Take, for instance, this goal-mouth scramble around the Predators crease in which Joel Ward couldn’t convert on the wrap-around and the sequence turned into a full-on scrum as players for both teams fought desperately to either score or somehow keep the puck out of the net. Somehow, the puck stays out.

The Predators need a win to even the series. The Sharks can put the Predators on the brink of elimination with a win.

Oh, and the controversial video review as the Sharks thought they had the winner, as Joe Pavelski swept the puck into the net after a collision with Pekka Rinne.

Here’s an explanation from the NHL Situation Room:

At 7:34 of overtime in the Sharks/Predators game, the Situation Room initiated a review under the terms of a Coach’s Challenge to review the “Interference on the Goalkeeper” decision that resulted in a “no goal” call.

After reviewing all available replays and consulting with NHL Hockey Operations staff, the Referee confirmed that San Jose’s Joe Pavelski made incidental contact with Nashville goaltender Pekka Rinne before the puck crossed the goal line, preventing Rinne from doing his job in the crease.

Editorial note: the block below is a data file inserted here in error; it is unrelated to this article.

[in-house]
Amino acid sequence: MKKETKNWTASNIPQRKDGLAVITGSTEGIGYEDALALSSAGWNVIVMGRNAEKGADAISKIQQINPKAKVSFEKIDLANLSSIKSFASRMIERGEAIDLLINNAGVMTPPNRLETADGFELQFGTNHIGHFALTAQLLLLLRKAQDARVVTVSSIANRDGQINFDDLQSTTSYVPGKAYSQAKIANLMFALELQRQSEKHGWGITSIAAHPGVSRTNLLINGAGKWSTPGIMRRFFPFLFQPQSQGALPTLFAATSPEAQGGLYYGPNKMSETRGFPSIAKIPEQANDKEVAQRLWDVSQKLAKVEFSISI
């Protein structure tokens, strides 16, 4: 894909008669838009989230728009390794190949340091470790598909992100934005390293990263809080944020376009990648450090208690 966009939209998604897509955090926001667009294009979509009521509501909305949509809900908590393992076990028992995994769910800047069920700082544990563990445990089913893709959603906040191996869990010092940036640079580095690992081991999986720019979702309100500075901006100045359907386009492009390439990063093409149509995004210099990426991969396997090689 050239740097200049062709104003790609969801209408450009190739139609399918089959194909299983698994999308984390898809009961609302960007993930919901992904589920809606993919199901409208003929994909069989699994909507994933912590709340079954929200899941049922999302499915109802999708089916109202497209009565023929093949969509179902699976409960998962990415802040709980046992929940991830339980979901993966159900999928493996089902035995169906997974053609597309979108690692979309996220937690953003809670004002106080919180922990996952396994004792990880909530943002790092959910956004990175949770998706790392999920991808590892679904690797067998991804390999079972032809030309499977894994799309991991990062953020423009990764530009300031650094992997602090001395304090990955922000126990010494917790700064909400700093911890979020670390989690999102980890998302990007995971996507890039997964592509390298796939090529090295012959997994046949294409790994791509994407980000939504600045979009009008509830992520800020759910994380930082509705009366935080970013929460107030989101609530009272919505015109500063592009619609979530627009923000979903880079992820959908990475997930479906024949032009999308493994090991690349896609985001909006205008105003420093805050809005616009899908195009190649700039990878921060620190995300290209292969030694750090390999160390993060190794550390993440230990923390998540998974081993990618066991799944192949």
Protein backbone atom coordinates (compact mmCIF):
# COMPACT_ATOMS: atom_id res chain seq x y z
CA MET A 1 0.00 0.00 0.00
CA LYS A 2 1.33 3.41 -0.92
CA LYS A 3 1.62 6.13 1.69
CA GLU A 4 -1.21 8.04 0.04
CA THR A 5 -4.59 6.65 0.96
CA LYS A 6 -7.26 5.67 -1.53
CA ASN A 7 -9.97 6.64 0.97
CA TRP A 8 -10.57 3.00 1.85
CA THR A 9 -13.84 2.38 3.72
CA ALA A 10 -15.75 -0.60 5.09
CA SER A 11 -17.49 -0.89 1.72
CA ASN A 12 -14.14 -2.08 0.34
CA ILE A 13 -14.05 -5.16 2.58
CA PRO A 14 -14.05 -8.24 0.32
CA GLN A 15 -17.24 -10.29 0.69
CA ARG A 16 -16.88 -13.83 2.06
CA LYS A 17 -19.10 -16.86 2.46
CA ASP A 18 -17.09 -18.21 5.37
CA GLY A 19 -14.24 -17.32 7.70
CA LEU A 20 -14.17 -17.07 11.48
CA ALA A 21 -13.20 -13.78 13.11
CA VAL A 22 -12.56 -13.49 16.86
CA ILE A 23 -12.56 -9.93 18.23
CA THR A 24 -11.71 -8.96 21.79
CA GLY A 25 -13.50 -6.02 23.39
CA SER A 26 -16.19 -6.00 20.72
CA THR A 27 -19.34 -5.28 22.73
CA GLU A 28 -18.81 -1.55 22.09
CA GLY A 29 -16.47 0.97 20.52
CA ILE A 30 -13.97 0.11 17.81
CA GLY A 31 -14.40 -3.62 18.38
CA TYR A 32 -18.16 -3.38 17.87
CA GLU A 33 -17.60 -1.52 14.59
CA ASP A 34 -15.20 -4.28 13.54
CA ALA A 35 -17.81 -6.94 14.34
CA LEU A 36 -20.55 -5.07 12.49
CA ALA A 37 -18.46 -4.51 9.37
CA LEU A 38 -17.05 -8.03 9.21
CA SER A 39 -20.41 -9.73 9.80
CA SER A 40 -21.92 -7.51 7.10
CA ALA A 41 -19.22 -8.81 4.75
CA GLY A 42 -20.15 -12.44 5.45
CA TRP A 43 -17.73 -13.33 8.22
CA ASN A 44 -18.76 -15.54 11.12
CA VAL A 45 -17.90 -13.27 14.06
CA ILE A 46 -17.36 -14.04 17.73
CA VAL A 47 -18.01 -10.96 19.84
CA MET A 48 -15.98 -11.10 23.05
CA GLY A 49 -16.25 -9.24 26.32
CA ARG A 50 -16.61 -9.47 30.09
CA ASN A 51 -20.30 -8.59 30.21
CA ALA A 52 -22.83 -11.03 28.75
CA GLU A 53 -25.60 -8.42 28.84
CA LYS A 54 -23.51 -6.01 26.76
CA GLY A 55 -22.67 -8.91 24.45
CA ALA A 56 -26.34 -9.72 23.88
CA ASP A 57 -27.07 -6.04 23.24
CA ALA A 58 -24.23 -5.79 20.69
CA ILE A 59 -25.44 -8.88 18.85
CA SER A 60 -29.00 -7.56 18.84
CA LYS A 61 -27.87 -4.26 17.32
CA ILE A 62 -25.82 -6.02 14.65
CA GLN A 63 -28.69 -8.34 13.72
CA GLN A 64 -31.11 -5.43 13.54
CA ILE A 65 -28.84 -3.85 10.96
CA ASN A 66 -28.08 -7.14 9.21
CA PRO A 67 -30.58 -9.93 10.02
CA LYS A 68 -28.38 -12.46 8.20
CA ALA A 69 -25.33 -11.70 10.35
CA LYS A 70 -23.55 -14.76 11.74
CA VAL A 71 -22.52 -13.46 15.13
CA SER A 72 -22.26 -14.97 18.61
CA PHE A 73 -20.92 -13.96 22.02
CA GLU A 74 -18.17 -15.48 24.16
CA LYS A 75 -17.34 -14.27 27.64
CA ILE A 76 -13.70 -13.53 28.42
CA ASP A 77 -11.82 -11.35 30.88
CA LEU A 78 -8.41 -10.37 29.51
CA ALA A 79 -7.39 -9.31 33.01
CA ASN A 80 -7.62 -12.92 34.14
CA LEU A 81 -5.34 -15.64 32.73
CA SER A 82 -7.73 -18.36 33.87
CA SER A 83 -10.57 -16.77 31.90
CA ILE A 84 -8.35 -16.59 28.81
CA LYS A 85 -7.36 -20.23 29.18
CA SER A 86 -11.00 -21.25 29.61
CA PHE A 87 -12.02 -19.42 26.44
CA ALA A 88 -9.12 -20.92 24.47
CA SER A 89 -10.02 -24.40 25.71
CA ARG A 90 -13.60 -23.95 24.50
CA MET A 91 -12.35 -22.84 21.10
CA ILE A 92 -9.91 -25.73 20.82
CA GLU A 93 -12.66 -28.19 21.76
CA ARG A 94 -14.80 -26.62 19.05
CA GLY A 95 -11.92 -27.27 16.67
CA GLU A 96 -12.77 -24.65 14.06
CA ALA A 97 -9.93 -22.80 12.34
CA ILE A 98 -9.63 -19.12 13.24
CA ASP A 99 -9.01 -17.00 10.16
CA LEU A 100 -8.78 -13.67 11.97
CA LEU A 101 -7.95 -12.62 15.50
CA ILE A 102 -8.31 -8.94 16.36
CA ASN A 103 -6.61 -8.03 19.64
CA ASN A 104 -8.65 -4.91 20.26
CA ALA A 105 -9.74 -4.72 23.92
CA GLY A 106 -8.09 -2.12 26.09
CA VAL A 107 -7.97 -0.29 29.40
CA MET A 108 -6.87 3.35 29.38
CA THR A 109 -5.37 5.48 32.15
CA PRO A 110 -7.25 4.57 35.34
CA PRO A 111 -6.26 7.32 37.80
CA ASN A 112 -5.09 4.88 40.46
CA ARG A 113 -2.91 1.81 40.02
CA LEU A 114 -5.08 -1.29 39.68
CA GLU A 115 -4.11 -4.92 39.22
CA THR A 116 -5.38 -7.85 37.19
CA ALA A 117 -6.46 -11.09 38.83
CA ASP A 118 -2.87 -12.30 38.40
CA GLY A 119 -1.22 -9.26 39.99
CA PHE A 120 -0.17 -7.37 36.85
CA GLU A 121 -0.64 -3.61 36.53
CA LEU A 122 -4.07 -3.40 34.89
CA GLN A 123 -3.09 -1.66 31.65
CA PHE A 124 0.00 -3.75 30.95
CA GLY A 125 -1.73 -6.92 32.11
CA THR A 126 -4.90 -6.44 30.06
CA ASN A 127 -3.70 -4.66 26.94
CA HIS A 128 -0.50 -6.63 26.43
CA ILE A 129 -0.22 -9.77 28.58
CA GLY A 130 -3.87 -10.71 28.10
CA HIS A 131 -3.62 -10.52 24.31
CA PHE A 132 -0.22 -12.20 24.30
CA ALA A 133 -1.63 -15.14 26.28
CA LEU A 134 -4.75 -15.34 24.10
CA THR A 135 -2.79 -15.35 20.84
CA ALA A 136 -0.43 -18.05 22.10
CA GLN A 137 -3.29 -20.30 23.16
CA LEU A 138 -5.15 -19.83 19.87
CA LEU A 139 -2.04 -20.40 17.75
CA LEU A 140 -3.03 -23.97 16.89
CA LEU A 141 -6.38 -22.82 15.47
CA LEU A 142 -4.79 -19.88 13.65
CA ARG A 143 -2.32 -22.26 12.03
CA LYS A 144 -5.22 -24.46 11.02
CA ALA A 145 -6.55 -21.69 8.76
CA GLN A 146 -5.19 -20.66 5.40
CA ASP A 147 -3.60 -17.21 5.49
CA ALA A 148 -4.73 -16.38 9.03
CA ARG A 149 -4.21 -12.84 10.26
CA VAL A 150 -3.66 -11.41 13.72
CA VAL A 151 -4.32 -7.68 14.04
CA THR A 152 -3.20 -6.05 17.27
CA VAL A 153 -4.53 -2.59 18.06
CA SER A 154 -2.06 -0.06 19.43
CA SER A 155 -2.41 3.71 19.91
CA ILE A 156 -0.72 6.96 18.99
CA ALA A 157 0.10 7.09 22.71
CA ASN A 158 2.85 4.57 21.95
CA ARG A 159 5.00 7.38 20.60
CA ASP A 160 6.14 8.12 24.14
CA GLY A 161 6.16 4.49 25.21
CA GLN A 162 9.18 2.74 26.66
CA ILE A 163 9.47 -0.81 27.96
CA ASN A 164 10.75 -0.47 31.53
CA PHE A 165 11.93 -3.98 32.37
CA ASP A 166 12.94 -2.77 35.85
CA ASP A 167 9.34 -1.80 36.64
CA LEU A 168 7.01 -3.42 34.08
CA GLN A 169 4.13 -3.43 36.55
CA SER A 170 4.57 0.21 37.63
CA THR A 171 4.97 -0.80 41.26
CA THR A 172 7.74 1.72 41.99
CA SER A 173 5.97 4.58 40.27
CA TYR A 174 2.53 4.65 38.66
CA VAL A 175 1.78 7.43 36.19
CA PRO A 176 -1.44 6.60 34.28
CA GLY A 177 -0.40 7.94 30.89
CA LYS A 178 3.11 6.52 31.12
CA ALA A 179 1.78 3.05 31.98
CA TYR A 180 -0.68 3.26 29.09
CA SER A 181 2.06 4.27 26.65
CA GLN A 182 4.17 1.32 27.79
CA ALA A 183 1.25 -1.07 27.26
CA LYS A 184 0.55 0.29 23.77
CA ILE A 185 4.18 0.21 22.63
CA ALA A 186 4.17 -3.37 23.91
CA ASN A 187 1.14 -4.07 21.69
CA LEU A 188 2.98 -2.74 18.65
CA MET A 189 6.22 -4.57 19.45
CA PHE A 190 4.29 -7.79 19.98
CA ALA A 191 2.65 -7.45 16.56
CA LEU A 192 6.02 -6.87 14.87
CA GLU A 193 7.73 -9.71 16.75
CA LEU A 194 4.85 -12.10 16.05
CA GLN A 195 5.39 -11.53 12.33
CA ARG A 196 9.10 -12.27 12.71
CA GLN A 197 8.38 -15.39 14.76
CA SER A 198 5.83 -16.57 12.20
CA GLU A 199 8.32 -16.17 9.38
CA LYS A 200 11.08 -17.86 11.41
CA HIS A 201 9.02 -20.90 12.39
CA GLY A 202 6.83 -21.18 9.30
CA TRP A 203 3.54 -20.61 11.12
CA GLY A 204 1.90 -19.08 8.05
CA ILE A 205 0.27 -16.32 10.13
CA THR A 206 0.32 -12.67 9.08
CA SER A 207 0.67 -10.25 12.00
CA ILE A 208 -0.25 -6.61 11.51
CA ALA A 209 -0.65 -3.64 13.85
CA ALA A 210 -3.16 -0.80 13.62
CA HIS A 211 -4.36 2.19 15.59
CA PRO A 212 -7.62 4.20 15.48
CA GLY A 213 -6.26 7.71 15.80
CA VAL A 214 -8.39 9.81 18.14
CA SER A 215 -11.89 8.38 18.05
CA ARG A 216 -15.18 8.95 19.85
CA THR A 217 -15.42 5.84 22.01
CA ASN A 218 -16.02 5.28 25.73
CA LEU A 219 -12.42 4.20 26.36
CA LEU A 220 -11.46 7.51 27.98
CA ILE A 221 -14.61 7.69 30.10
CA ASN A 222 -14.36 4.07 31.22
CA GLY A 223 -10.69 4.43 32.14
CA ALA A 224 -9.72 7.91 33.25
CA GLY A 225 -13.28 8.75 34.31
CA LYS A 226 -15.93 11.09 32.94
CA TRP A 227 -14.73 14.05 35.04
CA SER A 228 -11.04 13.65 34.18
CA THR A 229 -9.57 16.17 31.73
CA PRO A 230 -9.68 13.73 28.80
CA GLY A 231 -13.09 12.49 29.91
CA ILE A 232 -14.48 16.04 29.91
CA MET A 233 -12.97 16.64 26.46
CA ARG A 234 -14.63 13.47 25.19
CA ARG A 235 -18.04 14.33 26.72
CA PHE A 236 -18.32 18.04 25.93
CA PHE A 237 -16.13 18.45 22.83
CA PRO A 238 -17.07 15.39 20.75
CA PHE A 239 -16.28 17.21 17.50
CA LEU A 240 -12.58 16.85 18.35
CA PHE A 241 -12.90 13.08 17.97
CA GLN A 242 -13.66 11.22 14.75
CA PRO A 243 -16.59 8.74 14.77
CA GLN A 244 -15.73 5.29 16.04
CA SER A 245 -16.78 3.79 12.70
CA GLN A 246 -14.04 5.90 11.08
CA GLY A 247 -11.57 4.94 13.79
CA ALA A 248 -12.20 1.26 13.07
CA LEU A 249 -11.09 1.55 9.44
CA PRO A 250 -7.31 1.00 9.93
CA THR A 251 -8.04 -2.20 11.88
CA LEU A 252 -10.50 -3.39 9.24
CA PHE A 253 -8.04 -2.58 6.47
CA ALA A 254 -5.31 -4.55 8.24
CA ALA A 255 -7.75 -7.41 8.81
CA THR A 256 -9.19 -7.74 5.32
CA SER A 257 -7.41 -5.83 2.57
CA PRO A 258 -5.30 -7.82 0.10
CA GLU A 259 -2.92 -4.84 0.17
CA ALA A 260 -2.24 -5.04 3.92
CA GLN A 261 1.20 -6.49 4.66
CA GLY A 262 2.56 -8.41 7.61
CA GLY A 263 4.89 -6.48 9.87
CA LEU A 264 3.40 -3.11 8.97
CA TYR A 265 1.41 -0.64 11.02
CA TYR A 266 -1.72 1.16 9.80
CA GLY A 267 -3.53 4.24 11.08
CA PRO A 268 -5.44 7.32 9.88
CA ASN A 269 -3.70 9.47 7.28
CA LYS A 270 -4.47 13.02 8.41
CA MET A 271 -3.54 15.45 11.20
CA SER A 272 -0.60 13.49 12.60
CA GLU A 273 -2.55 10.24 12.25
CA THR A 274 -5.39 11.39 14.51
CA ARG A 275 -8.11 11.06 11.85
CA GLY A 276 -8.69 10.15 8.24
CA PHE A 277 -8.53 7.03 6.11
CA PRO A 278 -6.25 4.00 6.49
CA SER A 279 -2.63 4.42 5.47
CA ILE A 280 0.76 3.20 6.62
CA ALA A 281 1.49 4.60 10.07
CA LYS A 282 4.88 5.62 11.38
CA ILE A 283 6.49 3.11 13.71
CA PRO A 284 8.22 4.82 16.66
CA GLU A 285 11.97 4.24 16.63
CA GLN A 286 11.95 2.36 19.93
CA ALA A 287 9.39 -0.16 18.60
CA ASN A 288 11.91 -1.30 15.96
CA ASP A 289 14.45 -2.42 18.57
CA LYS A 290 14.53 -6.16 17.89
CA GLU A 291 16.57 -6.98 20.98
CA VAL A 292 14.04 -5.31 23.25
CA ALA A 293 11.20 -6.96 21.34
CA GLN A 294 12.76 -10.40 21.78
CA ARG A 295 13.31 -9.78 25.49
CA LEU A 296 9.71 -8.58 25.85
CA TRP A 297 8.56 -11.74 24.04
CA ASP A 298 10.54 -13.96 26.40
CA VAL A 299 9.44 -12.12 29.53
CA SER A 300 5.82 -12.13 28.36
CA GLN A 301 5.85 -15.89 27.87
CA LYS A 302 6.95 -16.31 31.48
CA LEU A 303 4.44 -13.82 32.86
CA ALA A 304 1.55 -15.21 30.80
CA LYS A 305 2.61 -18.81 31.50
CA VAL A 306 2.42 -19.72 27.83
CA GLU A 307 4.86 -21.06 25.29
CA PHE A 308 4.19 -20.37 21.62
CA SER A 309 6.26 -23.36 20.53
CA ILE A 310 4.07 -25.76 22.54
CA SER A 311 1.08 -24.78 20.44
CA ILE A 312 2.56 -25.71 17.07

Therefore the original call stands – no goal San Jose Sharks.

Cody Eakin plays unlikely hero as Stars even series with Blues thanks to OT win

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Needing a win to even the series with the St. Louis Blues, the Dallas Stars didn’t get off to the greatest start Thursday.

On a rather embarrassing play in the first period of a crucial Game 4, the Stars were caught on the television feed clearly with six skaters on the ice, but still surrendered a breakaway goal on a stretch pass to a wide open Vladimir Tarasenko — 1-0 Blues. Again, not a great start for the Stars.

Sometimes in hockey, it’s apparently not always about how you start but how you finish. The Stars gained strength during the second period on goals from Radek Faksa and Patrick Sharp just 1:09 apart. Early in overtime, Cody Eakin scored his first goal of these playoffs to give the Stars a 3-2 win.

This series is now tied heading back to Dallas for Game 5. For the Blues, it’s a missed opportunity to put the high-flying Stars on the brink of elimination.

Eakin snapped a 17-game scoring drought that stretched into late-March of the regular season by going top shelf, short side of Blues goalie Brian Elliott just 2:58 into the extra period.

Jamie Benn and Patrick Sharp each had two-point nights for Dallas, assisting on the game winning goal.